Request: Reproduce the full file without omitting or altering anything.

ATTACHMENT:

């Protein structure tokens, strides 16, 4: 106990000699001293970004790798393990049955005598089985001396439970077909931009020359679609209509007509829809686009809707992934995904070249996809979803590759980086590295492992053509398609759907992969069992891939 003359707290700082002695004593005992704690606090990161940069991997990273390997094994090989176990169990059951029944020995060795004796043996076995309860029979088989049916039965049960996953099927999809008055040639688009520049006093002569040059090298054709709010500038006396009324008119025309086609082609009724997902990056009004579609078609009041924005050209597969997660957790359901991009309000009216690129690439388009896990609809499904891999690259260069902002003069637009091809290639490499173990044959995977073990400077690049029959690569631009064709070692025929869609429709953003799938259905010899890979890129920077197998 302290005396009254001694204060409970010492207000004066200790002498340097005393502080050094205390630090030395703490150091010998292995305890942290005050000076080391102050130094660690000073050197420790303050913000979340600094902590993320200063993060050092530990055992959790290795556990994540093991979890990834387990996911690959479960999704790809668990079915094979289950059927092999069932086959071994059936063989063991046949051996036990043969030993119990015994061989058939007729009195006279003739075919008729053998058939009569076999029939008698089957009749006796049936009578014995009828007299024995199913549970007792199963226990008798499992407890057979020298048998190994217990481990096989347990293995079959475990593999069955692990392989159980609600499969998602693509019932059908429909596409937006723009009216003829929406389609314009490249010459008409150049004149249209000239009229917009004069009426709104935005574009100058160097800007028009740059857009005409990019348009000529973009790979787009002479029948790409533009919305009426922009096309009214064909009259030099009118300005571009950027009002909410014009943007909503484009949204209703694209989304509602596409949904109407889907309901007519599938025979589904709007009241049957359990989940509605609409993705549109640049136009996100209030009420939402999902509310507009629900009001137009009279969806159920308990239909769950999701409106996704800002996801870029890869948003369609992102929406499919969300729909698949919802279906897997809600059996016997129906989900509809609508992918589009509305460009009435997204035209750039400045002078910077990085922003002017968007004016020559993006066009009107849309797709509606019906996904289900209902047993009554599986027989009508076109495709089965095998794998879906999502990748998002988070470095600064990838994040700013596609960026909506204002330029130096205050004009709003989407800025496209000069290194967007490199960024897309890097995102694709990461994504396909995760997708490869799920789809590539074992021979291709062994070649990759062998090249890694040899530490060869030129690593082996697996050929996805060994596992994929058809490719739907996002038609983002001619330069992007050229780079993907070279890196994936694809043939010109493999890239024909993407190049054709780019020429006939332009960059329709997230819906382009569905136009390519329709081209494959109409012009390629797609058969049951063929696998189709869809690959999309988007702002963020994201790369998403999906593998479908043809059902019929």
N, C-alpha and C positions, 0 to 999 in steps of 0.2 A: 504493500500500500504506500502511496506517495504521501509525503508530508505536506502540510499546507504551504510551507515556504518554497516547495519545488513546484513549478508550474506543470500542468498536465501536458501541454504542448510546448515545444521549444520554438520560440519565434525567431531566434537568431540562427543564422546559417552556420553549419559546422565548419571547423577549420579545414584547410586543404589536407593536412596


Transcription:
């Protein structure tokens, strides 16, 4: 106990000699001293970004790798393990049955005598089985001396439970077909931009020359679609209509007509829809686009809707992934995904070249996809979803590759980086590295492992053509398609759907992969069992891939 003359707290700082002695004593005992704690606090990161940069991997990273390997094994090989176990169990059951029944020995060795004796043996076995309860029979088989049916039965049960996953099927999809008055040639688009520049006093002569040059090298054709709010500038006396009324008119025309086609082609009724997902990056009004579609078609009041924005050209597969997660957790359901991009309000009216690129690439388009896990609809499904891999690259260069902002003069637009091809290639490499173990044959995977073990400077690049029959690569631009064709070692025929869609429709953003799938259905010899890979890129920077197998 302290005396009254001694204060409970010492207000004066200790002498340097005393502080050094205390630090030395703490150091010998292995305890942290005050000076080391102050130094660690000073050197420790303050913000979340600094902590993320200063993060050092530990055992959790290795556990994540093991979890990834387990996911690959479960999704790809668990079915094979289950059927092999069932086959071994059936063989063991046949051996036990043969030993119990015994061989058939007729009195006279003739075919008729053998058939009569076999029939008698089957009749006796049936009578014995009828007299024995199913549970007792199963226990008798499992407890057979020298048998190994217990481990096989347990293995079959475990593999069955692990392989159980609600499969998602693509019932059908429909596409937006723009009216003829929406389609314009490249010459008409150049004149249209000239009229917009004069009426709104935005574009100058160097800007028009740059857009005409990019348009000529973009790979787009002479029948790409533009919305009426922009096309009214064909009259030099009118300005571009950027009002909410014009943007909503484009949204209703694209989304509602596409949904109407889907309901007519599938025979589904709007009241049957359990989940509605609409993705549109640049136009996100209030009420939402999902509310507009629900009001137009009279969806159920308990239909769950999701409106996704800002996801870029890869948003369609992102929406499919969300729909698949919802279906897997809600059996016997129906989900509809609508992918589009509305460009009435997204035209750039400045002078910077990085922003002017968007004016020559993006066009009107849309797709509606019906996904289900209902047993009554599986027989009508076109495709089965095998794998879906999502990748998002988070470095600064990838994040700013596609960026909506204002330029130096205050004009709003989407800025496209000069290194967007490199960024897309890097995102694709990461994504396909995760997708490869799920789809590539074992021979291709062994070649990759062998090249890694040899530490060869030129690593082996697996050929996805060994596992994929058809490719739907996002038609983002001619330069992007050229780079993907070279890196994936694809043939010109493999890239024909993407190049054709780019020429006939332009960059329709997230819906382009569905136009390519329709081209494959109409012009390629797609058969049951063929696998189709869809690959999309988007702002963020994201790369998403999906593998479908043809059902019929």
N, C-alpha and C positions, 0 to 999 in steps of 0.2 A: 504493500500500500504506500502511496506517495504521501509525503508530508505536506502540510499546507504551504510551507515556504518554497516547495519545488513546484513549478508550474506543470500542468498536465501536458501541454504542448510546448515545444521549444520554438520560440519565434525567431531566434537568431540562427543564422546559417552556420553549419559546422565548419571547423577549420579545414584547410586543404589536407593536412596